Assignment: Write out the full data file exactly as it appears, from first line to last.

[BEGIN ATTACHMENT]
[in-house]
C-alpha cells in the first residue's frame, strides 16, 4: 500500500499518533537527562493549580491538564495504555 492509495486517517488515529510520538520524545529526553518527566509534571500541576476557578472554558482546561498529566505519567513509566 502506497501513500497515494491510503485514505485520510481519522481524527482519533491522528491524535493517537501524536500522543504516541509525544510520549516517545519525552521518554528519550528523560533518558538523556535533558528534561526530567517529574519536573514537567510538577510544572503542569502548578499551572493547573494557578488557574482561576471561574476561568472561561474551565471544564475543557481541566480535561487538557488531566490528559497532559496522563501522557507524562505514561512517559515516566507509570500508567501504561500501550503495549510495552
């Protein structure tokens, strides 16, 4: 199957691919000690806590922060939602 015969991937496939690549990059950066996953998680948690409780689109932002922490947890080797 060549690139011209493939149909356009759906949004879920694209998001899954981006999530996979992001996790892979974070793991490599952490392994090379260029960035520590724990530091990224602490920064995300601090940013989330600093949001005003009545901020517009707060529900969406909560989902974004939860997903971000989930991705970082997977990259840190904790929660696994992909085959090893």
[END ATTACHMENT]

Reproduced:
[in-house]
C-alpha cells in the first residue's frame, strides 16, 4: 500500500499518533537527562493549580491538564495504555 492509495486517517488515529510520538520524545529526553518527566509534571500541576476557578472554558482546561498529566505519567513509566 502506497501513500497515494491510503485514505485520510481519522481524527482519533491522528491524535493517537501524536500522543504516541509525544510520549516517545519525552521518554528519550528523560533518558538523556535533558528534561526530567517529574519536573514537567510538577510544572503542569502548578499551572493547573494557578488557574482561576471561574476561568472561561474551565471544564475543557481541566480535561487538557488531566490528559497532559496522563501522557507524562505514561512517559515516566507509570500508567501504561500501550503495549510495552
């Protein structure tokens, strides 16, 4: 199957691919000690806590922060939602 015969991937496939690549990059950066996953998680948690409780689109932002922490947890080797 060549690139011209493939149909356009759906949004879920694209998001899954981006999530996979992001996790892979974070793991490599952490392994090379260029960035520590724990530091990224602490920064995300601090940013989330600093949001005003009545901020517009707060529900969406909560989902974004939860997903971000989930991705970082997977990259840190904790929660696994992909085959090893």